Chrysler Group's attempts to resuscitate its brand may take twice as long as initially thought, the company has warned.

DaimlerChrysler's US unit – which posted an operating loss of €796 million ($924.9m; £553.9m) in the first half – is eager to move its image upmarket and subsequently charge more for its models.

However, its initial target of achieving this in three to five years has been blown out of the water by the incentives war raging between Detroit's big three – Chrysler, General Motors and Ford Motor Company.

The group admits that simply improving its products is not enough to bolster the brand's prestige. Earlier this year it launched the Pacifica at a premium price, but slow sales forced dealers to offer discounts.

"We have been too convinced that the attractiveness and the quality of our new products and, partially, their improved technology, speaks so strongly for itself that it convinces the customers," conceded chief financial officer Manfred Gentz.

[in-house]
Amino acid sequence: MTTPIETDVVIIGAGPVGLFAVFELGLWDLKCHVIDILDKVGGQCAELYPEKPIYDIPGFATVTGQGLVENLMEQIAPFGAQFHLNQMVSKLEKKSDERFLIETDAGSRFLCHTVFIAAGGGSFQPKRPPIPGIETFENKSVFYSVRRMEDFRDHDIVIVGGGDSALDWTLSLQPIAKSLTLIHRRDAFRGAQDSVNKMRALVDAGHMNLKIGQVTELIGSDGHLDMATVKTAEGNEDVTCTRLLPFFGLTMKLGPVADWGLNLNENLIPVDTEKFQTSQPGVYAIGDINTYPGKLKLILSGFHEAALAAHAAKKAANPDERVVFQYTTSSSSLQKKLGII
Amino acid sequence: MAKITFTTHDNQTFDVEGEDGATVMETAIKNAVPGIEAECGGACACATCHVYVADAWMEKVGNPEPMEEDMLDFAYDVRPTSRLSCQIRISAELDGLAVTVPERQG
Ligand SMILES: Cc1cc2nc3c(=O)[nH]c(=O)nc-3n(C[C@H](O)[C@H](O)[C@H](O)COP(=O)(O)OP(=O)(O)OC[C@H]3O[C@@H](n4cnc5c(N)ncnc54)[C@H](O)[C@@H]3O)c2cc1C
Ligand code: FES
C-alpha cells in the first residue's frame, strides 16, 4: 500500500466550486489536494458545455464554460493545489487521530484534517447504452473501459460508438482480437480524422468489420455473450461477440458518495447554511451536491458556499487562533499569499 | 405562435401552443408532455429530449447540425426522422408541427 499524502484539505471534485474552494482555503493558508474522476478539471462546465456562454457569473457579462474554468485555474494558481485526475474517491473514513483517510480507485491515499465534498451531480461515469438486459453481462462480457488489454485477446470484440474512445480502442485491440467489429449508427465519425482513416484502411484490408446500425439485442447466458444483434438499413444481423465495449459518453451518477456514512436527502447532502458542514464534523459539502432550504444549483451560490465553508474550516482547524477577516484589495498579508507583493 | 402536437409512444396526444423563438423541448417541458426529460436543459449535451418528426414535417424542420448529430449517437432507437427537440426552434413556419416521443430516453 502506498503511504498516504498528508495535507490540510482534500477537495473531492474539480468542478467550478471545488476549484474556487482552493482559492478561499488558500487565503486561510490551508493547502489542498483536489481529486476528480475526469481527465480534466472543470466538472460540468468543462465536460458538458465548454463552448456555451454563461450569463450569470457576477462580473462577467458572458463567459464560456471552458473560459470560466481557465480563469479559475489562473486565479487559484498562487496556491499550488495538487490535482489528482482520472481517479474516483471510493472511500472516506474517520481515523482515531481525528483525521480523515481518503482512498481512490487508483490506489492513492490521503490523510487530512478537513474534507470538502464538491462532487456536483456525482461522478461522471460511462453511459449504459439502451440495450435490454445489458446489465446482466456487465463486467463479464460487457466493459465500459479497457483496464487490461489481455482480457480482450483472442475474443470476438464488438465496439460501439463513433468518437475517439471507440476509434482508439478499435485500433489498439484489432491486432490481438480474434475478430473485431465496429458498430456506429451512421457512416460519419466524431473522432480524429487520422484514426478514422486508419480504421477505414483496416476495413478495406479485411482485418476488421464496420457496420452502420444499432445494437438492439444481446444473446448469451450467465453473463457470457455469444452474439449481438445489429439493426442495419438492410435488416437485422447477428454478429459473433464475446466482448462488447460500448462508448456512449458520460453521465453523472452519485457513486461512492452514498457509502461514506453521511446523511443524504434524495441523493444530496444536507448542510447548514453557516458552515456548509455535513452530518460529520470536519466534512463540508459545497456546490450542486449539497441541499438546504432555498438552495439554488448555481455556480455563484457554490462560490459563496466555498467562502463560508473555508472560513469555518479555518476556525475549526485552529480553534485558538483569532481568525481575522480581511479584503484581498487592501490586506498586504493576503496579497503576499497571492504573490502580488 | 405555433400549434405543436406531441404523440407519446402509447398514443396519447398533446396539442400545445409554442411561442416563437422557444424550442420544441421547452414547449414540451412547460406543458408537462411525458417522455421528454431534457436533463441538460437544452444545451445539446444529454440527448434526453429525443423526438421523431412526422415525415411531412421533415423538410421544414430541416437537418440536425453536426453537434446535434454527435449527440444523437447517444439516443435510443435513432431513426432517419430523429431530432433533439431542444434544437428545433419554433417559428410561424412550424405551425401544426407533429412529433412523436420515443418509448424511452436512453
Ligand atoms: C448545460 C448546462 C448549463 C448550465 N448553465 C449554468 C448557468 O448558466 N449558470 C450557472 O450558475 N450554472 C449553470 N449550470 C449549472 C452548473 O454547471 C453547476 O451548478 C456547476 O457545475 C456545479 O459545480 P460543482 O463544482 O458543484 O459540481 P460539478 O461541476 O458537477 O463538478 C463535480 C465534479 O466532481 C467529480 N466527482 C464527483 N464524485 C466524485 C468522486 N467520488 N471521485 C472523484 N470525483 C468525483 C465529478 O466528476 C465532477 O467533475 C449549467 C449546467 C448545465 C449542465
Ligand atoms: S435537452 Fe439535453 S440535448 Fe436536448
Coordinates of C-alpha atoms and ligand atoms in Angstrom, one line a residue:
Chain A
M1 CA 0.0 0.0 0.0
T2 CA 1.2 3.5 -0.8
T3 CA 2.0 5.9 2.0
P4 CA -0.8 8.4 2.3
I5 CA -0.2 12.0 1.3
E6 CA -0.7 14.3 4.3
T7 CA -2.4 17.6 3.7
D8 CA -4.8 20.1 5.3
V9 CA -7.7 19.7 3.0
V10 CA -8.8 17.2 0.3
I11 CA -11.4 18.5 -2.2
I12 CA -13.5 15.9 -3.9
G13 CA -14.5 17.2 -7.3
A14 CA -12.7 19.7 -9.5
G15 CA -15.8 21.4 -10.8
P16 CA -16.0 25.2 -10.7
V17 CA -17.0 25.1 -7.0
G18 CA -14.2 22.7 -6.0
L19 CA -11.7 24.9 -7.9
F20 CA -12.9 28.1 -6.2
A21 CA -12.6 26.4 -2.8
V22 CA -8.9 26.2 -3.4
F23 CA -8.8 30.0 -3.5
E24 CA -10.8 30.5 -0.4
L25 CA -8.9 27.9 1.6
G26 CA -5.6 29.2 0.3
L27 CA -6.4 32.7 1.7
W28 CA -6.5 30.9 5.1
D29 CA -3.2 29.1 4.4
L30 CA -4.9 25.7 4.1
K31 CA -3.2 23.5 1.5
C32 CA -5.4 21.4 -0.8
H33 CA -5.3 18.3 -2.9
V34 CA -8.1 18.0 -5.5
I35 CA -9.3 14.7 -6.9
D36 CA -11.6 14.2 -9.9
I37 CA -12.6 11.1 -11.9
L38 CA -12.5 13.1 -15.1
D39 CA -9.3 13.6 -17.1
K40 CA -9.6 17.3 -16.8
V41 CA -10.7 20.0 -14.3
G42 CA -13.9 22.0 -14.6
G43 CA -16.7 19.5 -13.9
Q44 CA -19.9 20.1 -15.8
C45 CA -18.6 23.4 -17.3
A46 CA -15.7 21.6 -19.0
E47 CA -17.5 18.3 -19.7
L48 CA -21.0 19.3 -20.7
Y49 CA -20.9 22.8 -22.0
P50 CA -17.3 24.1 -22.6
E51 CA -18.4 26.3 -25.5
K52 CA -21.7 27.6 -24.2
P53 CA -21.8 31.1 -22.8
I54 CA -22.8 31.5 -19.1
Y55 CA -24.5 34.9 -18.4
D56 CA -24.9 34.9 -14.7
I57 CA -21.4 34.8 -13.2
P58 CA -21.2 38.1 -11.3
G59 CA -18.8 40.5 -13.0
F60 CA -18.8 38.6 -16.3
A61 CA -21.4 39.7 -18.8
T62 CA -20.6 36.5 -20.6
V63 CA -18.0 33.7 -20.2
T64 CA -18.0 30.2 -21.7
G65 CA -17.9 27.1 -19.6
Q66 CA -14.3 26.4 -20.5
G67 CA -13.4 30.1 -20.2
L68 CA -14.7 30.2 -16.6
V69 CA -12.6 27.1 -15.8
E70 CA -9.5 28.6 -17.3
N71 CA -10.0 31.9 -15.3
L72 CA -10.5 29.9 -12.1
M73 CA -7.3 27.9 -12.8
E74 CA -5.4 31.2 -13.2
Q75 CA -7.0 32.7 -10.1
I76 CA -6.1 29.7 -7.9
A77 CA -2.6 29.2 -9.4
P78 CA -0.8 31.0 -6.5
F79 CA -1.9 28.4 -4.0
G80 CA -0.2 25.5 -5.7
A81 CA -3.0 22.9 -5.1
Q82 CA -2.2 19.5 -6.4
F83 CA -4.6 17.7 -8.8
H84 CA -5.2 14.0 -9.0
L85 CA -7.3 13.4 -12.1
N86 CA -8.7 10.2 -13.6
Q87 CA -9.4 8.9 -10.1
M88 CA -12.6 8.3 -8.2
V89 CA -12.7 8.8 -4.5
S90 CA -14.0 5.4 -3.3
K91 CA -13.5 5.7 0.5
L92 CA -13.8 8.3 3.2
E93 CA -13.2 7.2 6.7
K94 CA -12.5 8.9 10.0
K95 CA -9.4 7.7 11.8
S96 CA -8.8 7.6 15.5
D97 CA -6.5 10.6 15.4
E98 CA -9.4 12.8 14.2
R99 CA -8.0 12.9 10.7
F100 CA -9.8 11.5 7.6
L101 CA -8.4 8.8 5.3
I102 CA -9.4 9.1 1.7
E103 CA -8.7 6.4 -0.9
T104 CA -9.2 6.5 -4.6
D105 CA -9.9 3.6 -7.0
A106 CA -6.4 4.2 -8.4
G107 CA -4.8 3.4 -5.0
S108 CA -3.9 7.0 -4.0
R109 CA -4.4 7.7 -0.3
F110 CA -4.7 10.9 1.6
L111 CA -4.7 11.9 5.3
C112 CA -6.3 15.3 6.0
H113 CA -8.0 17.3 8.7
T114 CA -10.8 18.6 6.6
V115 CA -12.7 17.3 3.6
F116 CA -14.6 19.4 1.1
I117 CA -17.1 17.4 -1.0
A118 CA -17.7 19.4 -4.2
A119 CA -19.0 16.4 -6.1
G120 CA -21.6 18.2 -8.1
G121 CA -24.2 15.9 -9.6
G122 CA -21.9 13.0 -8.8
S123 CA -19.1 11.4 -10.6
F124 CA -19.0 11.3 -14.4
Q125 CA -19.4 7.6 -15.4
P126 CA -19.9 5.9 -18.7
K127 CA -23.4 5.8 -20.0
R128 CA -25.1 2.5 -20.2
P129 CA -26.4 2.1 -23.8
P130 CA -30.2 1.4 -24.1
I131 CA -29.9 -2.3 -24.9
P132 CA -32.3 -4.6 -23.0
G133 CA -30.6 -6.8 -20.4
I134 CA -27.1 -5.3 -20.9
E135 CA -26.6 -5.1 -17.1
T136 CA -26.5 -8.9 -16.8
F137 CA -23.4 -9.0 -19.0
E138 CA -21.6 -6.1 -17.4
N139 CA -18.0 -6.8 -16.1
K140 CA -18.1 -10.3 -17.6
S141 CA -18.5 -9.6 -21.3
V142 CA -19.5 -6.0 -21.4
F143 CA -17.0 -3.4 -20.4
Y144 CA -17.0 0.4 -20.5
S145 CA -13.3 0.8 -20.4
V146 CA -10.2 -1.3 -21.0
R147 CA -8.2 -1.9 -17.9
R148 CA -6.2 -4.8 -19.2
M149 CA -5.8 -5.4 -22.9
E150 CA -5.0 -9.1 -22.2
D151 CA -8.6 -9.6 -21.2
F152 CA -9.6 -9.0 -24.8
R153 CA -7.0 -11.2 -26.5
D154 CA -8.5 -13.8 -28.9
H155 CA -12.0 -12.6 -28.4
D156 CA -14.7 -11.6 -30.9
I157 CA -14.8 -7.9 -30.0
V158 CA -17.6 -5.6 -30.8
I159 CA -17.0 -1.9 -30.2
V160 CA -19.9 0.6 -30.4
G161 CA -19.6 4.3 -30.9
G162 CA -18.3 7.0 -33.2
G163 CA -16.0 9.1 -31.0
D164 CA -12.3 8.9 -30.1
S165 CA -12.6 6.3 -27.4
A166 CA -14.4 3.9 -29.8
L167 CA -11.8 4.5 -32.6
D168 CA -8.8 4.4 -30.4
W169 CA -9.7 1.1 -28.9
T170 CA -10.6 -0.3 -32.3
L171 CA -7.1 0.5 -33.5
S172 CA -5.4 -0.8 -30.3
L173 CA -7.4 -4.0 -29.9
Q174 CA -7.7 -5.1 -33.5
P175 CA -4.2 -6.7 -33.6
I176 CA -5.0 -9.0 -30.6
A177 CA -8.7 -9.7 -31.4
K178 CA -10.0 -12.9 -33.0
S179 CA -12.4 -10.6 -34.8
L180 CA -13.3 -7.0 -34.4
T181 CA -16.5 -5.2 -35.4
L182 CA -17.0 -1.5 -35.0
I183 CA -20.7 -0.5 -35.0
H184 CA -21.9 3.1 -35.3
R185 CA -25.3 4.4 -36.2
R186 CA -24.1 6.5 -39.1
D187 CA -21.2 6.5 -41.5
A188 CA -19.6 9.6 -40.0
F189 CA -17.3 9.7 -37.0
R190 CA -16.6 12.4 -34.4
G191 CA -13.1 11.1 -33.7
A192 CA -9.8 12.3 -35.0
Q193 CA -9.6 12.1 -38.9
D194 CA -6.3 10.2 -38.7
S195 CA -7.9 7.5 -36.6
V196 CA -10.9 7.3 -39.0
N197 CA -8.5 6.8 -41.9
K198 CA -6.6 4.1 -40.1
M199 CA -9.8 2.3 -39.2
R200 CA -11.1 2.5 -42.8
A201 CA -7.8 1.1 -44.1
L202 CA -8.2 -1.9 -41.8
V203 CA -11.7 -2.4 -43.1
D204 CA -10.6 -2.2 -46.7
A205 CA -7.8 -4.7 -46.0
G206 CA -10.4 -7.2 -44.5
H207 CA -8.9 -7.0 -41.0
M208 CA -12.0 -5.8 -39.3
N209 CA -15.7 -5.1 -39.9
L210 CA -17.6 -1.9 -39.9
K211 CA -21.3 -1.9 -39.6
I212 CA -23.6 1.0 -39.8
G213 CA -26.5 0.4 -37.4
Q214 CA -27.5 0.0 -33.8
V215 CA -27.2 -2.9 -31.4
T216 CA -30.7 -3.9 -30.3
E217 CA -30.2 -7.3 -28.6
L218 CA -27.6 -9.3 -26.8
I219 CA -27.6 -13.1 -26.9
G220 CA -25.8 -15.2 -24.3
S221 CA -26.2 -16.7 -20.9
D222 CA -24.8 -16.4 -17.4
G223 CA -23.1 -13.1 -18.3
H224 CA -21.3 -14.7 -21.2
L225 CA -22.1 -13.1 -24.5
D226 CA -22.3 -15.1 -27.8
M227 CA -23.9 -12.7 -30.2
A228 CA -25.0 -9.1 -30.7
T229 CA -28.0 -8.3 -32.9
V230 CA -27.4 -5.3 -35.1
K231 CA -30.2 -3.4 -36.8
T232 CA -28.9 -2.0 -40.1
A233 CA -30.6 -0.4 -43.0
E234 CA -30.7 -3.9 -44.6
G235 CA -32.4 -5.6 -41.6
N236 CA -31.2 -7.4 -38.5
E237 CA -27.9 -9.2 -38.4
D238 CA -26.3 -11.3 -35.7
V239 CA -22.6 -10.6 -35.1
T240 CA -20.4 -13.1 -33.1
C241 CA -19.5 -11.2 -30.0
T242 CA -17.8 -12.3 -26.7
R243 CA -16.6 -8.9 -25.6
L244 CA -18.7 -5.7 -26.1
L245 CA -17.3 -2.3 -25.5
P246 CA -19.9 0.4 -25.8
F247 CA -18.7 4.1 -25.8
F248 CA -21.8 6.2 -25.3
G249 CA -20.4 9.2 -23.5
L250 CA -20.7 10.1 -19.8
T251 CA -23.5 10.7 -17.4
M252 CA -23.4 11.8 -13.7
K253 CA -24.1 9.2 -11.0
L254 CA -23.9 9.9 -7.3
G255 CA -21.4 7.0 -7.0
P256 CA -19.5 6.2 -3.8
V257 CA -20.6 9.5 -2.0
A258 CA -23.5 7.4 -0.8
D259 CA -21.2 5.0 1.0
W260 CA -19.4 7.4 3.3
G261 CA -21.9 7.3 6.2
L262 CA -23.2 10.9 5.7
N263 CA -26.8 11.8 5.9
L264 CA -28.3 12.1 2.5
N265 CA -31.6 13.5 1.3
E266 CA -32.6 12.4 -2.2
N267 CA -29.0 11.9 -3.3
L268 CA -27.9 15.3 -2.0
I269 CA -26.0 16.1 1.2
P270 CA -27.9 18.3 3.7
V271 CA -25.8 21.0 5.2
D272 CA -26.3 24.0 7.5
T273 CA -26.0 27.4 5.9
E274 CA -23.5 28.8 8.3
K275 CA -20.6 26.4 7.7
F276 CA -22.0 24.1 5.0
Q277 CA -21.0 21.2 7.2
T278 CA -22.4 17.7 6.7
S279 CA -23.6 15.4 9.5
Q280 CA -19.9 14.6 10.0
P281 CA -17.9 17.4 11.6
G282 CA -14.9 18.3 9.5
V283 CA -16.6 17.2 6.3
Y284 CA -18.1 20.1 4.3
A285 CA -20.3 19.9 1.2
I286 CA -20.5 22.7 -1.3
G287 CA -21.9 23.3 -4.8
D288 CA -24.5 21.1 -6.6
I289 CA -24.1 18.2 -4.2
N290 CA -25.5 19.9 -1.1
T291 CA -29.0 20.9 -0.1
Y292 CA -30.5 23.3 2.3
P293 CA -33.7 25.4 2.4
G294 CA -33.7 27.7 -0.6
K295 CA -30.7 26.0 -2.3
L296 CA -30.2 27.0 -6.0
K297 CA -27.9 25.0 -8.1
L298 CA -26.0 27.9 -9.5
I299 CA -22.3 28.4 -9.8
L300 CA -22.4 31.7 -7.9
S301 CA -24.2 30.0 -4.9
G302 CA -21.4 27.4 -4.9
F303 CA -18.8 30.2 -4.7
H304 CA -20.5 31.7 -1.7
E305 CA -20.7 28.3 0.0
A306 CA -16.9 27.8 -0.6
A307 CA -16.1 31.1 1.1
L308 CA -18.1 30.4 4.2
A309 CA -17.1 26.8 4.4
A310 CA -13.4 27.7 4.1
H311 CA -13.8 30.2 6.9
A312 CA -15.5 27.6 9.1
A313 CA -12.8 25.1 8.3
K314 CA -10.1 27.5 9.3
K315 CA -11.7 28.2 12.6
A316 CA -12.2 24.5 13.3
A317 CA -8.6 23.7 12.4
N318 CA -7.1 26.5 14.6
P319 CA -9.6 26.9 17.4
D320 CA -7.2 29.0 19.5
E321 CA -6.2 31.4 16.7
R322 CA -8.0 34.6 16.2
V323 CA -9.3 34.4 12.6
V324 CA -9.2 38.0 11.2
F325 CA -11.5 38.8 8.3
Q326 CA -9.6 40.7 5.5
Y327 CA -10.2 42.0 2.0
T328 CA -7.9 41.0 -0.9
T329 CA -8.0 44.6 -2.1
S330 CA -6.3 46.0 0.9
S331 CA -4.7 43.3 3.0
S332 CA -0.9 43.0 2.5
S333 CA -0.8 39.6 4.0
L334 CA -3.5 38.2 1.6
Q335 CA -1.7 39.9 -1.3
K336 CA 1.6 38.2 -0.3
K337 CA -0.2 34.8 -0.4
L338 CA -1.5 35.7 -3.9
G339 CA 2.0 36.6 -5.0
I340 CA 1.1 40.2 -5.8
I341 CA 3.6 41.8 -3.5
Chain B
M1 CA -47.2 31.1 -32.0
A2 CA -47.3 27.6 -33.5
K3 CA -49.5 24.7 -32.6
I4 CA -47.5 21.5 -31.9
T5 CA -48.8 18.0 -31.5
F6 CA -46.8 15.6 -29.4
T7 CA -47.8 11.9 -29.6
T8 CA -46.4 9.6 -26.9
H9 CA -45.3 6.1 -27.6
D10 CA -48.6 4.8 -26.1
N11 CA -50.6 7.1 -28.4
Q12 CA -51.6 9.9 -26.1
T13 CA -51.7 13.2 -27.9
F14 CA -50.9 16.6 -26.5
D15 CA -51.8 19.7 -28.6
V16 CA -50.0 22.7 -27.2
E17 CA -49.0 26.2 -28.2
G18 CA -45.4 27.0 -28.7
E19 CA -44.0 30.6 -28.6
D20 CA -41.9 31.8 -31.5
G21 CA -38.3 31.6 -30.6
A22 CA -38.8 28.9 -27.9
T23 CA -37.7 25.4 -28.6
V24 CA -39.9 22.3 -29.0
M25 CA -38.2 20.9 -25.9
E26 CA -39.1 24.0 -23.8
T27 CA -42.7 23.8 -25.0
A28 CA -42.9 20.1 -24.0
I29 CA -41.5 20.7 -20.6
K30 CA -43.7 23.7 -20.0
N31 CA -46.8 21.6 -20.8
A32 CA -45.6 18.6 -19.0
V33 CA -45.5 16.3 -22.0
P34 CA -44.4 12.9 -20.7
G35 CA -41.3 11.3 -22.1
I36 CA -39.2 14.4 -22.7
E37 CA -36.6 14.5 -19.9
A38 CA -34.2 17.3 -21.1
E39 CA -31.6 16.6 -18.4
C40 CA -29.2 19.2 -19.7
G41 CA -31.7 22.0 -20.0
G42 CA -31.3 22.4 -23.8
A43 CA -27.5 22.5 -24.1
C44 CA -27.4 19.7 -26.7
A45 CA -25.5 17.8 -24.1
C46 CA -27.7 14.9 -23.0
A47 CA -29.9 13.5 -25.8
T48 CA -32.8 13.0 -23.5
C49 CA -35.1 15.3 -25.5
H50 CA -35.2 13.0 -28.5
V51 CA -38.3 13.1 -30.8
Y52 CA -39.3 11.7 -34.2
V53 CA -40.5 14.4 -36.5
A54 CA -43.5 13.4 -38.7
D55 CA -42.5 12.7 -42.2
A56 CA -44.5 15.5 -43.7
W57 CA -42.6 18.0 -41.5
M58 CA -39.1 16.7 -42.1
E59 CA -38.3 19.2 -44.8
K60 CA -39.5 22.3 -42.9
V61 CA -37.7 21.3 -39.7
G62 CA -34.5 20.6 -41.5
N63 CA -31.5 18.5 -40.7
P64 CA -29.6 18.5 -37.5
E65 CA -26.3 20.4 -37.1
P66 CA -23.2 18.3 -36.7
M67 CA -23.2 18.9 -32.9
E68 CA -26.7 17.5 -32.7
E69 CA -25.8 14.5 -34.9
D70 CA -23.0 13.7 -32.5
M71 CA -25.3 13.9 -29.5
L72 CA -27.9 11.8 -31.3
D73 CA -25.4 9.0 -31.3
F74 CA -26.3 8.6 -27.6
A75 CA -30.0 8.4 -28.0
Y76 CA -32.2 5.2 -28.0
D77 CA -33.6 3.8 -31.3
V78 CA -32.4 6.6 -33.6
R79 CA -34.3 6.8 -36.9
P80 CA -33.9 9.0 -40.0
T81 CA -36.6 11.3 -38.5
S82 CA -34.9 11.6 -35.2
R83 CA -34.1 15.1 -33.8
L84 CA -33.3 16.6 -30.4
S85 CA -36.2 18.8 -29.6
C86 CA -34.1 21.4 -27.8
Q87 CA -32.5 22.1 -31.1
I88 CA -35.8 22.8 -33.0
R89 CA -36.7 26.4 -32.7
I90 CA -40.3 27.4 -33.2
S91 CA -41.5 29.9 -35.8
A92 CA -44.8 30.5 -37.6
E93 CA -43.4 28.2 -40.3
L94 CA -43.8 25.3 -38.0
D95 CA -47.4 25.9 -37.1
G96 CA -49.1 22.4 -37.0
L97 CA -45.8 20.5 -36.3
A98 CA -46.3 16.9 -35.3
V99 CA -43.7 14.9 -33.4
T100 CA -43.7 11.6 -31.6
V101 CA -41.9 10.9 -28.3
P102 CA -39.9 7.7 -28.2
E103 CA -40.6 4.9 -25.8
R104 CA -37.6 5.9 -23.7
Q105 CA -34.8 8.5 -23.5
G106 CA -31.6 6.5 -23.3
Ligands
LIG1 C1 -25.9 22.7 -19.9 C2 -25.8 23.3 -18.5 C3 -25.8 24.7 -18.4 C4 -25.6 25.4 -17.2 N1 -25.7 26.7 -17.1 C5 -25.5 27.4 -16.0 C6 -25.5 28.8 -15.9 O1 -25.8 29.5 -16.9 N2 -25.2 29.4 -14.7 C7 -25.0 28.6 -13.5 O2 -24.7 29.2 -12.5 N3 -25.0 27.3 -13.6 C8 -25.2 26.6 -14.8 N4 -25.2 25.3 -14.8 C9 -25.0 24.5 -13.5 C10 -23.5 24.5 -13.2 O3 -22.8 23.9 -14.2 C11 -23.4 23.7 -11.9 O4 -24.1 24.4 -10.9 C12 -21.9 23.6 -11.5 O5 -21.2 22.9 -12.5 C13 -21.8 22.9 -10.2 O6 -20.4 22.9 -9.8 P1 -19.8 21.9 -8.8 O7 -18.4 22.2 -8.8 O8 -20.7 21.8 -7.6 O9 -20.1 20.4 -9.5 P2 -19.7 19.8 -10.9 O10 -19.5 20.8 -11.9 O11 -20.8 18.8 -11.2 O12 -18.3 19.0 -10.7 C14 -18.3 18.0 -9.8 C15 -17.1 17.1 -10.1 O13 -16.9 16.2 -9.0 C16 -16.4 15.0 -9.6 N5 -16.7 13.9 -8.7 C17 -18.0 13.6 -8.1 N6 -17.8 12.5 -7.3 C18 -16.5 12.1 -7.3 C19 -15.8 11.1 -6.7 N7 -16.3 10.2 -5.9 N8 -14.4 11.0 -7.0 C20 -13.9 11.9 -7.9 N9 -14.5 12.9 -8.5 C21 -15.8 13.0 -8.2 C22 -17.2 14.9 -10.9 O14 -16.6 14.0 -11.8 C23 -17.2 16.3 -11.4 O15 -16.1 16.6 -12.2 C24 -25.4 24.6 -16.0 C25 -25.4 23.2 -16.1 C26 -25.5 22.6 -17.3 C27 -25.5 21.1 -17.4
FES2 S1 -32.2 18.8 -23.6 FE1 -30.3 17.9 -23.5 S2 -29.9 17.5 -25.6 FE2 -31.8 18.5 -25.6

Chrysler spokesman James Kenyon agreed: "Here in the States people are very focused on the deal. It makes it more difficult. It may double the time it takes."

In August, Chrysler sales slipped below those of Toyota – the first time a foreign competitor has outsold one of the big three [WAMN: 08-Sep-03].

Data sourced from: Financial Times; additional content by WARC staff